A few years ago, while deciding whether I was cut out for the music industry, I began finding great writers who wanted to profile non-white musicians. What began as a search for career motivation led me to find new music from Asian artists. I remember sitting down with Puberty 2 by Mitski. Through her interviews, I learned so much about being biracial and bowing to conformity in America. Then for most of 2016 I raved about TIFFANY’s EP I Just Wanna Dance after coming across it on Tumblr accounts. I came across an interview in NYLON with Charlene Kaye, now KAYE, whose song “Honey” became one of my favorite songs of 2016. Finally, I discovered Jay Som late last year when I stumbled upon her album Turn Into on Bandcamp. Through these platforms and publications, I found places that celebrated non-white musicians. There was a reason to be excited again; I was seeing more musicians who reminded me of myself.

Art by Emily Wilson

Art by Emily Wilson

Listening to these artists today reminds me of how inspired I was when I, a Korean-American, first saw Karen O, a cooler Korean- American, sing “Maps” (one of the most beautiful songs to come out of the 2000s). But when I look back on profiles  of the Yeah Yeah Yeahs from  2003 to 2009, I find a handful of articles that treated her like a novelty act. They fixated on her stage antics and outfits, when what I found most exciting about her was that she built a career for herself above the confines of the garage rock revival. But at the time it felt as if there were room for only one Karen O-fronted band in the “credible,” “talented” indie rock lane.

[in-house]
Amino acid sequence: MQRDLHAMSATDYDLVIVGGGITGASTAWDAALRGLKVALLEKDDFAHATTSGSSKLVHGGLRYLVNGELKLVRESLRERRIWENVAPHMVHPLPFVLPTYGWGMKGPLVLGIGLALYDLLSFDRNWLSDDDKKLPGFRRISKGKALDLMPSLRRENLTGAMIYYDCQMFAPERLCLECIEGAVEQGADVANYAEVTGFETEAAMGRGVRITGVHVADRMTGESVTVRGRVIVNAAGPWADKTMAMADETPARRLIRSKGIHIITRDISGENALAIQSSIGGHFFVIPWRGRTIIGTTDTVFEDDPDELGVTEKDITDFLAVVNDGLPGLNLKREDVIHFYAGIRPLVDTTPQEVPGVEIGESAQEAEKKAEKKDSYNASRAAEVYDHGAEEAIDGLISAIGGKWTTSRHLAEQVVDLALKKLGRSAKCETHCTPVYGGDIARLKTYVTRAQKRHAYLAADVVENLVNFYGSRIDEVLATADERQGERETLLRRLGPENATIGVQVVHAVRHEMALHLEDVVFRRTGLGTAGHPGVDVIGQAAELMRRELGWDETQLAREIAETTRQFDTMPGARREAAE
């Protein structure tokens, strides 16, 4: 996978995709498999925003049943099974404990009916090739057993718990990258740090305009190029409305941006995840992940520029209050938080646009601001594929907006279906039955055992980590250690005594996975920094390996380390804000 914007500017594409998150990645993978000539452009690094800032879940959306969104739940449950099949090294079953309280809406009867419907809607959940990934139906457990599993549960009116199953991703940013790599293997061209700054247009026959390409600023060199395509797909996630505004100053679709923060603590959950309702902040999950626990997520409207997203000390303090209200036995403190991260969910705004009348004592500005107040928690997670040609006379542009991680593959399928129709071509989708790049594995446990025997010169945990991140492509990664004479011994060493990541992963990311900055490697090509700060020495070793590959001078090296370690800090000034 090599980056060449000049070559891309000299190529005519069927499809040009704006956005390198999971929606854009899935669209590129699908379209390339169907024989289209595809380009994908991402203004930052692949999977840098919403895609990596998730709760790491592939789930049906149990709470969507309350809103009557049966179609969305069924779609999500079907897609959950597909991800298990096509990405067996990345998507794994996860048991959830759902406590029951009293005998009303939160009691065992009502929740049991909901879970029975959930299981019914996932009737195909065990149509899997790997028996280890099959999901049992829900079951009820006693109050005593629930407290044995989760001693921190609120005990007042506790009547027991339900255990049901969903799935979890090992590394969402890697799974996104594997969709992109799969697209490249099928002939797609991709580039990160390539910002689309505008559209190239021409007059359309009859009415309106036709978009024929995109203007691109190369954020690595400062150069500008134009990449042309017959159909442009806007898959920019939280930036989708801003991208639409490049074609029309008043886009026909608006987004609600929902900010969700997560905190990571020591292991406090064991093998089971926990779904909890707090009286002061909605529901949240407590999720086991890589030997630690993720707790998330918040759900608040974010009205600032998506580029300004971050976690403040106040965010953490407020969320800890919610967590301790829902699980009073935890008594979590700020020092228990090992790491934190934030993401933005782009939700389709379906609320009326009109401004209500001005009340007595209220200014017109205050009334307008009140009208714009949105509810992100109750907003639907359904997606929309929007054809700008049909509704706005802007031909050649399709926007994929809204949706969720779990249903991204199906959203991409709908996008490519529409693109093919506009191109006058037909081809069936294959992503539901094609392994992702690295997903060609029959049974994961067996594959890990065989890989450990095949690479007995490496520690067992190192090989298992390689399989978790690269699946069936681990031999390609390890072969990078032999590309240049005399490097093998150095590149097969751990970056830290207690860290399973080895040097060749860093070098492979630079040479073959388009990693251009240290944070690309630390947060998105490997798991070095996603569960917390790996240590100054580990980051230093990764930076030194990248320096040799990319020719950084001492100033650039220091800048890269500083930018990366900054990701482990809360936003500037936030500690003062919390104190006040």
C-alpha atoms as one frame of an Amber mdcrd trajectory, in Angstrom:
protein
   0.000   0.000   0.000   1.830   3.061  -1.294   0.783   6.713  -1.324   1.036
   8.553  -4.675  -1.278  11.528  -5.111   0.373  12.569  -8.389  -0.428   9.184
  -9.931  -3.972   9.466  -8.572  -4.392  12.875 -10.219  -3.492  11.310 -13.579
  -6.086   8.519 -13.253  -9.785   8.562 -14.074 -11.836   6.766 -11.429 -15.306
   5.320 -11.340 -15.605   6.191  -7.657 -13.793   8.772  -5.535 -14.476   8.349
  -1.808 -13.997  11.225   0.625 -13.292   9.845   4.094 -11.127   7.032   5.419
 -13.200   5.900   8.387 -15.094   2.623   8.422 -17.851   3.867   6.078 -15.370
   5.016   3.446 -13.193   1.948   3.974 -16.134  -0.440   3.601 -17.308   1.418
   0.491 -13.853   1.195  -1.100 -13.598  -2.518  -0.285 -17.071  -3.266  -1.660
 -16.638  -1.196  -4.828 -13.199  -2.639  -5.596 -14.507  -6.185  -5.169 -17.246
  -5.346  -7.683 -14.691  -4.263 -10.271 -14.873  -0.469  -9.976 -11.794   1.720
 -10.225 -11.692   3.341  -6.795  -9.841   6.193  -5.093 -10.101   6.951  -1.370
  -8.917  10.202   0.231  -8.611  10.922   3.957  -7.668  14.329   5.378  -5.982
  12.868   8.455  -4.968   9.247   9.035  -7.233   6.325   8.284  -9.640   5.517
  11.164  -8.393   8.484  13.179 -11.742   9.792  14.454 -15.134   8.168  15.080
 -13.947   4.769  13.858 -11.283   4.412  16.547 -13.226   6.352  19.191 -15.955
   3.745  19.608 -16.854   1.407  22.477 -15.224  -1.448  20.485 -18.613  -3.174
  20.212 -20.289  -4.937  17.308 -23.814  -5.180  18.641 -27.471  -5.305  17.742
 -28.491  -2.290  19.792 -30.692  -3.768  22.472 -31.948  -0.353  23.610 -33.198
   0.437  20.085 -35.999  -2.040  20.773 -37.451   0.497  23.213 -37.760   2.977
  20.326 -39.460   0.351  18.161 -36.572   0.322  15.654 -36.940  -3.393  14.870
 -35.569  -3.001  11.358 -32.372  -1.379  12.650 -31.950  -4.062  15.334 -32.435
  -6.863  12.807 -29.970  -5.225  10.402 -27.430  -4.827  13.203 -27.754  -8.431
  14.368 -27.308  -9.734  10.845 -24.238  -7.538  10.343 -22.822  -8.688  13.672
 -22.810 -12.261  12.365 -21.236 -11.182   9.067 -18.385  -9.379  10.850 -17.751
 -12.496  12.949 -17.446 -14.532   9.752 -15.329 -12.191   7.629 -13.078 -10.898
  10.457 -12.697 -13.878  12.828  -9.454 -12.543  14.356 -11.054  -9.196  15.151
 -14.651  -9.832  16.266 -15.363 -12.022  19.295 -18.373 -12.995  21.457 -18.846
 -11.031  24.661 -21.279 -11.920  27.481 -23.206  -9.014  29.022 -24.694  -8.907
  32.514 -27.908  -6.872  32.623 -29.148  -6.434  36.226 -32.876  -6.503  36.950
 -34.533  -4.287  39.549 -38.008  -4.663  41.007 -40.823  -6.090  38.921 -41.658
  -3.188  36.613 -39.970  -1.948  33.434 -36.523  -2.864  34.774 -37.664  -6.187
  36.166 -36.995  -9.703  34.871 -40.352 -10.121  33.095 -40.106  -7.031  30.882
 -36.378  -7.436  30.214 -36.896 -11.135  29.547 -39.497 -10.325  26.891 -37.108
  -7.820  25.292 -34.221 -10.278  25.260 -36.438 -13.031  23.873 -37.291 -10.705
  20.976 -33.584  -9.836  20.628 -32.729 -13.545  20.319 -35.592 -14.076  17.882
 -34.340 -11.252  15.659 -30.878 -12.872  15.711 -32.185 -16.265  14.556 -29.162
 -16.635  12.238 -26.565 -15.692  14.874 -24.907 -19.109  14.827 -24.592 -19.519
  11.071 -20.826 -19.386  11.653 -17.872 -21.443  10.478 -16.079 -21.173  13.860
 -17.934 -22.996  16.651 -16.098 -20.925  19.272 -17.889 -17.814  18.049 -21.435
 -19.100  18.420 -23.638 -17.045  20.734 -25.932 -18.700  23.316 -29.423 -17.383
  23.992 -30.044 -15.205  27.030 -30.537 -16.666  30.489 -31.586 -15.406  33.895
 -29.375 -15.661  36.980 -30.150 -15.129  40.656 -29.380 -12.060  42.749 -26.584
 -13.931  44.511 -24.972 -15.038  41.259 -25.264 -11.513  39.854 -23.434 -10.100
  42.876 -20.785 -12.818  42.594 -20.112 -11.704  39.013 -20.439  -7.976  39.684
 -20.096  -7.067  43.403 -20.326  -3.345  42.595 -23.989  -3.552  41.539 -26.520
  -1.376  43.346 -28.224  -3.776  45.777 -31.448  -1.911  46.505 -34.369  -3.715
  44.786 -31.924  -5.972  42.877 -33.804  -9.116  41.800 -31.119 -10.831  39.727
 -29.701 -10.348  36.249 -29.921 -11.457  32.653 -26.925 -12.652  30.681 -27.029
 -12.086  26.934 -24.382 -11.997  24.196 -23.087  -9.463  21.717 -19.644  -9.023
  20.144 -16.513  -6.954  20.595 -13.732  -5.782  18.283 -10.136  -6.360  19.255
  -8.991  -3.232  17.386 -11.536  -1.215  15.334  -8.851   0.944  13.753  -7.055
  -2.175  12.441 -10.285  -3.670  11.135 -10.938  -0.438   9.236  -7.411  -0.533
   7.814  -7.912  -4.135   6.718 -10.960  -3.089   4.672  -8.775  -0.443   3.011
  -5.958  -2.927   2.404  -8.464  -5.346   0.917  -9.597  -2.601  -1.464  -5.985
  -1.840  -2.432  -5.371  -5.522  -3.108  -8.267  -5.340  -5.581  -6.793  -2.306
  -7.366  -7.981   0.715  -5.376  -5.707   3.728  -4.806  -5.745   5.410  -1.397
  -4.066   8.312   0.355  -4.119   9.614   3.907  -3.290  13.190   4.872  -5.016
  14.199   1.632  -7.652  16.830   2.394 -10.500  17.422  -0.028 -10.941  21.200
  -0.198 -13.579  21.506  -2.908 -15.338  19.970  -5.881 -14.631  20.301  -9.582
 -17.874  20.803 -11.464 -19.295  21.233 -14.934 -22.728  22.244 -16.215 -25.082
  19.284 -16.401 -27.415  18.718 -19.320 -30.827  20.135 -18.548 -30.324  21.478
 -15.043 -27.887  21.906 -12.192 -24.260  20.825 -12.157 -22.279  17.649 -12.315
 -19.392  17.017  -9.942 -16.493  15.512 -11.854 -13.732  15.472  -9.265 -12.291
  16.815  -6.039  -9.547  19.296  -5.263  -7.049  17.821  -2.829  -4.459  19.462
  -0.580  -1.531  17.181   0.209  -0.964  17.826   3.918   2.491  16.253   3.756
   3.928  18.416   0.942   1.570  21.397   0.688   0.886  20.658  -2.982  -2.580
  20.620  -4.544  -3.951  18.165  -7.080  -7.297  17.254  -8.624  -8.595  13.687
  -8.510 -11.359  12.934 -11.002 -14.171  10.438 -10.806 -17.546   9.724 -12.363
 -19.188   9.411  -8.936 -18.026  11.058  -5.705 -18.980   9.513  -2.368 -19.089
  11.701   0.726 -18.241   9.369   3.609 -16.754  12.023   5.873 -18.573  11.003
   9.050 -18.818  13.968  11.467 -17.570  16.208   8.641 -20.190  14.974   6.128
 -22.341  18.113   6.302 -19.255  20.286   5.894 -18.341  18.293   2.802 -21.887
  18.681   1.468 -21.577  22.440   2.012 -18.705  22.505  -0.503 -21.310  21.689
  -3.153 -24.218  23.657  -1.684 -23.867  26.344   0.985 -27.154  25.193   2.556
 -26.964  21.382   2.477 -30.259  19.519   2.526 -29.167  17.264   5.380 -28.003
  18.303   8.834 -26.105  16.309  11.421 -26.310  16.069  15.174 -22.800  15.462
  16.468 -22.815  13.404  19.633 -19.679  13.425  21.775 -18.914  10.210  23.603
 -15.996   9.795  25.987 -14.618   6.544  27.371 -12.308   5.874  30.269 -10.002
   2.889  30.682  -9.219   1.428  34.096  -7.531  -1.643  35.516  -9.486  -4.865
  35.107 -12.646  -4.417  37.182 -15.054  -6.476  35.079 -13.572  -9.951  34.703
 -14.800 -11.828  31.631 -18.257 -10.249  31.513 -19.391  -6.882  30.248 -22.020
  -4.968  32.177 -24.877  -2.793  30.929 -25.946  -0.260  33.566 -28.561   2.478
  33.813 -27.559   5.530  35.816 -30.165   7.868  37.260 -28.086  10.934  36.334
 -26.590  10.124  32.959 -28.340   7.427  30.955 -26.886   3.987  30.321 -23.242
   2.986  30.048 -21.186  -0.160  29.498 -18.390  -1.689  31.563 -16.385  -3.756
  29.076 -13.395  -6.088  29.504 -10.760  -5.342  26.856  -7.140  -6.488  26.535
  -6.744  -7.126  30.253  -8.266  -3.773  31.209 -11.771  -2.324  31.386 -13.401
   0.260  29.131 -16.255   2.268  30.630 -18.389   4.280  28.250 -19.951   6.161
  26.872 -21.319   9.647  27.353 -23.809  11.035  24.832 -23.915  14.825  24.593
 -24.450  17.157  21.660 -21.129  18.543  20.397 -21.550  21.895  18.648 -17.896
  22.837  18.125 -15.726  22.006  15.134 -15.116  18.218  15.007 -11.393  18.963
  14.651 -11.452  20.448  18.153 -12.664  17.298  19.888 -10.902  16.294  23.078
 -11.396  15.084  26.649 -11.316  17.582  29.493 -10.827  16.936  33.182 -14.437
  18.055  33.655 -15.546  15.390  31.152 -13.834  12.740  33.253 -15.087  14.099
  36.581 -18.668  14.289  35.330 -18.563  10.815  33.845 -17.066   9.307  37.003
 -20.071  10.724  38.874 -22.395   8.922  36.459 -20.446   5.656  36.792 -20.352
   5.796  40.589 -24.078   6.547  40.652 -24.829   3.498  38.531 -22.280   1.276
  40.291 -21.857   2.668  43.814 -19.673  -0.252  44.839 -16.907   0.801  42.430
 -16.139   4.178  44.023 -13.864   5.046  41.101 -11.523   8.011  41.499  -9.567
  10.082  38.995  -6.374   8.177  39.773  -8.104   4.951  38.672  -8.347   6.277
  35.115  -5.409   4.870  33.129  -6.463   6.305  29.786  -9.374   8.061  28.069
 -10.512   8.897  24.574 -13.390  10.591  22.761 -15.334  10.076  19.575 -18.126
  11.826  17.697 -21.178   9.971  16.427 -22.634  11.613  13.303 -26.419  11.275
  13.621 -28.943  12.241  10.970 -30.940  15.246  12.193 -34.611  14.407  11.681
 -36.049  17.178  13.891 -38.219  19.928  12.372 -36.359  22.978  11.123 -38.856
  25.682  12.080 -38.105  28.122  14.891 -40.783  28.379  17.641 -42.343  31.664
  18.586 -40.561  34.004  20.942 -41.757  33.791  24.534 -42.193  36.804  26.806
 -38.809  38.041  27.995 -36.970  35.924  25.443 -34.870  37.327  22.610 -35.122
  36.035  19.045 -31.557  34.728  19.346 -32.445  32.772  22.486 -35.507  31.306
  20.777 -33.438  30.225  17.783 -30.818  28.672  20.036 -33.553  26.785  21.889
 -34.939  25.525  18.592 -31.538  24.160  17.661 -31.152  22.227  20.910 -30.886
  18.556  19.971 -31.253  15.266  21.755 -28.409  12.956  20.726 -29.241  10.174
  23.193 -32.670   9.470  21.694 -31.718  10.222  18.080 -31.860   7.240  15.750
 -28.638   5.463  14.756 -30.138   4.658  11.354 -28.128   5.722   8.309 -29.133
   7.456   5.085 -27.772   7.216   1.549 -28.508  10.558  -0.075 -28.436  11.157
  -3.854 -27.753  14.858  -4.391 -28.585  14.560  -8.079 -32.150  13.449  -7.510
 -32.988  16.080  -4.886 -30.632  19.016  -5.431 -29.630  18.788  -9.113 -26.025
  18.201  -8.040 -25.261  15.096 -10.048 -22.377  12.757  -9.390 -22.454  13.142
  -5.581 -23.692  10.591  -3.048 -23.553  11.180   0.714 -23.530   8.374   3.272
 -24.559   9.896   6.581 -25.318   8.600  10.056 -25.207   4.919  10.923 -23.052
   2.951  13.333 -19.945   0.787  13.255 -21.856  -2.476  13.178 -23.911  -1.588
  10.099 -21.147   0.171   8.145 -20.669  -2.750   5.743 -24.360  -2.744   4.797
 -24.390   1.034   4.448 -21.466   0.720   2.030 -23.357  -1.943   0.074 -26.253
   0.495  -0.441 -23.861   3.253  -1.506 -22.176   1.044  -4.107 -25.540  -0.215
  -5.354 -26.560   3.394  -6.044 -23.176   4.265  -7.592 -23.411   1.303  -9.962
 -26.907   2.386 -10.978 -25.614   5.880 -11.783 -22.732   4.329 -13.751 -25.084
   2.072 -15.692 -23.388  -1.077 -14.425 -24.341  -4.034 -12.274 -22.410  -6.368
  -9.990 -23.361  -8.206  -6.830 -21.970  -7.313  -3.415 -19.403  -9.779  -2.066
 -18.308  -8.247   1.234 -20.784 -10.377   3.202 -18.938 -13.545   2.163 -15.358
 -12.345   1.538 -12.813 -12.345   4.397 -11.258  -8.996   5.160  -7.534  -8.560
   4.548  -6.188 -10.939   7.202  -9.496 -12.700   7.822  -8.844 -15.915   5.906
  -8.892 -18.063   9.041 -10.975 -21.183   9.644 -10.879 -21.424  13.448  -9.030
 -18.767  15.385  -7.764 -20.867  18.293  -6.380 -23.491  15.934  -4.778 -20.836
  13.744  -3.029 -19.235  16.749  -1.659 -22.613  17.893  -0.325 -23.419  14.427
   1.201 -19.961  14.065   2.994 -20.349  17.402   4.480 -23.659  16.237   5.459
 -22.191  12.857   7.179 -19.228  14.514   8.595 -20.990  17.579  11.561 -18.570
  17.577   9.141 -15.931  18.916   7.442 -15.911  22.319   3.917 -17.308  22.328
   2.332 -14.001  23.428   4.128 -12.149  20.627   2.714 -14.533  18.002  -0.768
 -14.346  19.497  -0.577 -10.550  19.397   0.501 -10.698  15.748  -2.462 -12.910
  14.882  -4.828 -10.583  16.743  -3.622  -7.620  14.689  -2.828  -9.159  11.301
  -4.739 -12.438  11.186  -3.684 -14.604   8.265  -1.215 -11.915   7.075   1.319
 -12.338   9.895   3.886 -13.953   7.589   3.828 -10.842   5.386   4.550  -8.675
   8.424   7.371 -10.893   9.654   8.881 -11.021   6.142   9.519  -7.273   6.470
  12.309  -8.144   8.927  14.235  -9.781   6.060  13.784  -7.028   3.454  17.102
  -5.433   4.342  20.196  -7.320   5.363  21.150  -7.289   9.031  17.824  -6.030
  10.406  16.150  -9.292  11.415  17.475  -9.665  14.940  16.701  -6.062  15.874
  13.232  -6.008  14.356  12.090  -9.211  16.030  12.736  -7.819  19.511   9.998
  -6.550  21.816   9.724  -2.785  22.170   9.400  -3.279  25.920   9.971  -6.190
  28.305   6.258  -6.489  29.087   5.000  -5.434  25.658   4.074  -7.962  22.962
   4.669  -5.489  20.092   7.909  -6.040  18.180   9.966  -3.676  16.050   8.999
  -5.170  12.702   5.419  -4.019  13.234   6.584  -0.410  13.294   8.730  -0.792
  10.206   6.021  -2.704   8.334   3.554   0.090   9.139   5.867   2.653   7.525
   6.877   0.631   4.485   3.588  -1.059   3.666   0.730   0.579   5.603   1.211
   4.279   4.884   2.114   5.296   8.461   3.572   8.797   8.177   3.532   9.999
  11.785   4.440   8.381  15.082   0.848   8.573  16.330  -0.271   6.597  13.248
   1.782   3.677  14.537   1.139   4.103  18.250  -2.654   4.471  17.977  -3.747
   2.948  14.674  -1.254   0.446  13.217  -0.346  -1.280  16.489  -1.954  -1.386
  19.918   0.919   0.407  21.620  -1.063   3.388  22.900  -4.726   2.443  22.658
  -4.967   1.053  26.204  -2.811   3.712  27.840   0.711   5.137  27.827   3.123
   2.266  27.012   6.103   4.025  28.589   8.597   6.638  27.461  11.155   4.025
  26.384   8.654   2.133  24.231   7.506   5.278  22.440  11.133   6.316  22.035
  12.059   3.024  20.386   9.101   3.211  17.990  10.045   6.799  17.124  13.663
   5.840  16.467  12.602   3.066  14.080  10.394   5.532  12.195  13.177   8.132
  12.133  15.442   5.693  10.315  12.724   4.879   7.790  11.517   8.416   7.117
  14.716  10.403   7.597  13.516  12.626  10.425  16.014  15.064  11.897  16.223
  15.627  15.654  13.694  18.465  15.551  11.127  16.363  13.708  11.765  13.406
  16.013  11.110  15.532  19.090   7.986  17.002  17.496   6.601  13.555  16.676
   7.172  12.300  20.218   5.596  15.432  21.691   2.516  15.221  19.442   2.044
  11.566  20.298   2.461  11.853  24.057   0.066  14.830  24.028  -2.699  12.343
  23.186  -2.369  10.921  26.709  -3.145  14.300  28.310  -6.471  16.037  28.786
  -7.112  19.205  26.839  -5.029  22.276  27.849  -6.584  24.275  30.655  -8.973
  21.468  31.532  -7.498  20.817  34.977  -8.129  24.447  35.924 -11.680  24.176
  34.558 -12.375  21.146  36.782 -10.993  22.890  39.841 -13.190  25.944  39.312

Great music comes as a result of artists being fearlessly themselves, but the market was dictating which artists and how many of them would be allowed to exercise that agency freely. When only one type of artist is given a platform, we are led to believe that there is only one model for the way things (or people) should be.

This year I finally began seeing my Korean-American roots as a real positive identifier. I’d been raised to be a model minority and I’d been told not to disrupt. I now recognize that the idea of being a model minority is bullshit.

Becoming an individual with power in America as a person of color is an arduous task, but it helps to see others doing it. For those of us who have grown up in predominantly white neighborhoods, the things we listen to and read on our own time are sometimes the only things that help us to recognize our voice.